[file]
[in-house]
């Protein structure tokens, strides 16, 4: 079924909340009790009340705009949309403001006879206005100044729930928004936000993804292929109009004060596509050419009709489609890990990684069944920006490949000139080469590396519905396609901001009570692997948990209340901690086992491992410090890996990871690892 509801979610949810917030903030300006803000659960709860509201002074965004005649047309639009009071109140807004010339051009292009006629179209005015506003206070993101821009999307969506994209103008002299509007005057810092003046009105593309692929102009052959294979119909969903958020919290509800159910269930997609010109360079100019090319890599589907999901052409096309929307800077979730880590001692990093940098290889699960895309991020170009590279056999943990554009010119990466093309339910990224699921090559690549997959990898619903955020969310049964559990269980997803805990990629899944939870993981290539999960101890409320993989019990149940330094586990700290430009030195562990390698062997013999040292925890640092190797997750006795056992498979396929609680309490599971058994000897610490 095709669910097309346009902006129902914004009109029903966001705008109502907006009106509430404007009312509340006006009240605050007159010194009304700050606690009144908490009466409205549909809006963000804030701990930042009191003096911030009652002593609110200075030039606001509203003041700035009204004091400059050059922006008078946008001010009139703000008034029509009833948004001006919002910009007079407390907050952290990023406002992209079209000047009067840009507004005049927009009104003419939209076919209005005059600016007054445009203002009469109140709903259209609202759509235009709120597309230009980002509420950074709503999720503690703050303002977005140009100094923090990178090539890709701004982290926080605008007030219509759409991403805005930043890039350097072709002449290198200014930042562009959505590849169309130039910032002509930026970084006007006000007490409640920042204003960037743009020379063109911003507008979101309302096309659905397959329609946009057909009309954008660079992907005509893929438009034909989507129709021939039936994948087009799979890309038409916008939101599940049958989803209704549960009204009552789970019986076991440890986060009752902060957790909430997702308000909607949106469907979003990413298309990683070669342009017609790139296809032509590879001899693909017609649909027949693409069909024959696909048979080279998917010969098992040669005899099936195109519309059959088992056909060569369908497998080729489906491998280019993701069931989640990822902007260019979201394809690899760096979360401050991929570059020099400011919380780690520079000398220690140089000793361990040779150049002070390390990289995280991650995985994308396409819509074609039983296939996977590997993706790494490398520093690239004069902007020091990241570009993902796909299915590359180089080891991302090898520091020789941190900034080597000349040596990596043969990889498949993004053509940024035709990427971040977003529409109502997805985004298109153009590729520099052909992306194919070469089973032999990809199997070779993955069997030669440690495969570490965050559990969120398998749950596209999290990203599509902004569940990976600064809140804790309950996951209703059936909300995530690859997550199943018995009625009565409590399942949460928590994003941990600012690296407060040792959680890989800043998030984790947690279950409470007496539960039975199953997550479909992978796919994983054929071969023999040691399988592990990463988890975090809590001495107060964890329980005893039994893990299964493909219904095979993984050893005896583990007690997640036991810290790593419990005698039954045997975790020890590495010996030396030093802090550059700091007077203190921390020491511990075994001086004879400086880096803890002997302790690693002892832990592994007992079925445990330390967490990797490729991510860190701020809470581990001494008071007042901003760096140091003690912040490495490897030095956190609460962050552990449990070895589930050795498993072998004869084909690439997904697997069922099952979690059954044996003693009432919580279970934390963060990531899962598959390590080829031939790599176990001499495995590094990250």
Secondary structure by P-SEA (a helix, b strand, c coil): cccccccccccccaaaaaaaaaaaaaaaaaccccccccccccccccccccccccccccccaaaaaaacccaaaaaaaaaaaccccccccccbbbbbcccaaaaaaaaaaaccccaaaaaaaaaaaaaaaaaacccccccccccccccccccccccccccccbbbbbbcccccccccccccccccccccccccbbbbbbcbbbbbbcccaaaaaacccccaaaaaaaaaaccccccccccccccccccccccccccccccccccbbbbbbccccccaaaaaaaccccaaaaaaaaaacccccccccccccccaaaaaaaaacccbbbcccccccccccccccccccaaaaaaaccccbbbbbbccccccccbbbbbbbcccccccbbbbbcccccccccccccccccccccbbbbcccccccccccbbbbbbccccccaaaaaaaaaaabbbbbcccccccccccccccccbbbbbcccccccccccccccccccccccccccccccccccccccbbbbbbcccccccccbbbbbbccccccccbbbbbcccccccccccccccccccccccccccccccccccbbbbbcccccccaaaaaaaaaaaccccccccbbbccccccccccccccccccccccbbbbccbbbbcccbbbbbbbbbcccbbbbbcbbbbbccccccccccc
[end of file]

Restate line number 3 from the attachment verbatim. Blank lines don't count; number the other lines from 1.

Secondary structure by P-SEA (a helix, b strand, c coil): cccccccccccccaaaaaaaaaaaaaaaaaccccccccccccccccccccccccccccccaaaaaaacccaaaaaaaaaaaccccccccccbbbbbcccaaaaaaaaaaaccccaaaaaaaaaaaaaaaaaacccccccccccccccccccccccccccccbbbbbbcccccccccccccccccccccccccbbbbbbcbbbbbbcccaaaaaacccccaaaaaaaaaaccccccccccccccccccccccccccccccccccbbbbbbccccccaaaaaaaccccaaaaaaaaaacccccccccccccccaaaaaaaaacccbbbcccccccccccccccccccaaaaaaaccccbbbbbbccccccccbbbbbbbcccccccbbbbbcccccccccccccccccccccbbbbcccccccccccbbbbbbccccccaaaaaaaaaaabbbbbcccccccccccccccccbbbbbcccccccccccccccccccccccccccccccccccccccbbbbbbcccccccccbbbbbbccccccccbbbbbcccccccccccccccccccccccccccccccccccbbbbbcccccccaaaaaaaaaaaccccccccbbbccccccccccccccccccccccbbbbccbbbbcccbbbbbbbbbcccbbbbbcbbbbbccccccccccc